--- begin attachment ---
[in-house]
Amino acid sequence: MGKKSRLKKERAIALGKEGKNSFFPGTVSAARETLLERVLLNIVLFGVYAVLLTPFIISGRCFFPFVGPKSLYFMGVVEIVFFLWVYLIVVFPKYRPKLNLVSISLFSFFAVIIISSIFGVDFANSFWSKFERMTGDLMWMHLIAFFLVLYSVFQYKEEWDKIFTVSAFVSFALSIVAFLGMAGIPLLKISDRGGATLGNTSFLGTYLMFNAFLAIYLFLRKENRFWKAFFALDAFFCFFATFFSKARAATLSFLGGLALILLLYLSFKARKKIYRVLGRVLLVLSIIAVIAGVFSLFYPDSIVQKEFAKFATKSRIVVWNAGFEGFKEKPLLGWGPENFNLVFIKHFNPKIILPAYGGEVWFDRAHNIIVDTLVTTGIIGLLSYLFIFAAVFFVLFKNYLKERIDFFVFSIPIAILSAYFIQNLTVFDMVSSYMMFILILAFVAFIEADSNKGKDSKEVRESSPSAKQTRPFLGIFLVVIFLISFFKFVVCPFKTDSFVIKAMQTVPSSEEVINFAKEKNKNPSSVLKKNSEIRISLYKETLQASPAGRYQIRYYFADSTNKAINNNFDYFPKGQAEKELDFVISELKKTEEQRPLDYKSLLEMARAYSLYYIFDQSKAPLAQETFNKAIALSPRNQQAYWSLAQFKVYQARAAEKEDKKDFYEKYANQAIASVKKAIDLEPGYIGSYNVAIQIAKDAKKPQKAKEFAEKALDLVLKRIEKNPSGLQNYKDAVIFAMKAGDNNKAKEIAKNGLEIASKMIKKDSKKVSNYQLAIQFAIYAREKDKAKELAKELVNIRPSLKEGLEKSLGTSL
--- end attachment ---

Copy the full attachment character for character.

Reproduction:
[in-house]
Amino acid sequence: MGKKSRLKKERAIALGKEGKNSFFPGTVSAARETLLERVLLNIVLFGVYAVLLTPFIISGRCFFPFVGPKSLYFMGVVEIVFFLWVYLIVVFPKYRPKLNLVSISLFSFFAVIIISSIFGVDFANSFWSKFERMTGDLMWMHLIAFFLVLYSVFQYKEEWDKIFTVSAFVSFALSIVAFLGMAGIPLLKISDRGGATLGNTSFLGTYLMFNAFLAIYLFLRKENRFWKAFFALDAFFCFFATFFSKARAATLSFLGGLALILLLYLSFKARKKIYRVLGRVLLVLSIIAVIAGVFSLFYPDSIVQKEFAKFATKSRIVVWNAGFEGFKEKPLLGWGPENFNLVFIKHFNPKIILPAYGGEVWFDRAHNIIVDTLVTTGIIGLLSYLFIFAAVFFVLFKNYLKERIDFFVFSIPIAILSAYFIQNLTVFDMVSSYMMFILILAFVAFIEADSNKGKDSKEVRESSPSAKQTRPFLGIFLVVIFLISFFKFVVCPFKTDSFVIKAMQTVPSSEEVINFAKEKNKNPSSVLKKNSEIRISLYKETLQASPAGRYQIRYYFADSTNKAINNNFDYFPKGQAEKELDFVISELKKTEEQRPLDYKSLLEMARAYSLYYIFDQSKAPLAQETFNKAIALSPRNQQAYWSLAQFKVYQARAAEKEDKKDFYEKYANQAIASVKKAIDLEPGYIGSYNVAIQIAKDAKKPQKAKEFAEKALDLVLKRIEKNPSGLQNYKDAVIFAMKAGDNNKAKEIAKNGLEIASKMIKKDSKKVSNYQLAIQFAIYAREKDKAKELAKELVNIRPSLKEGLEKSLGTSL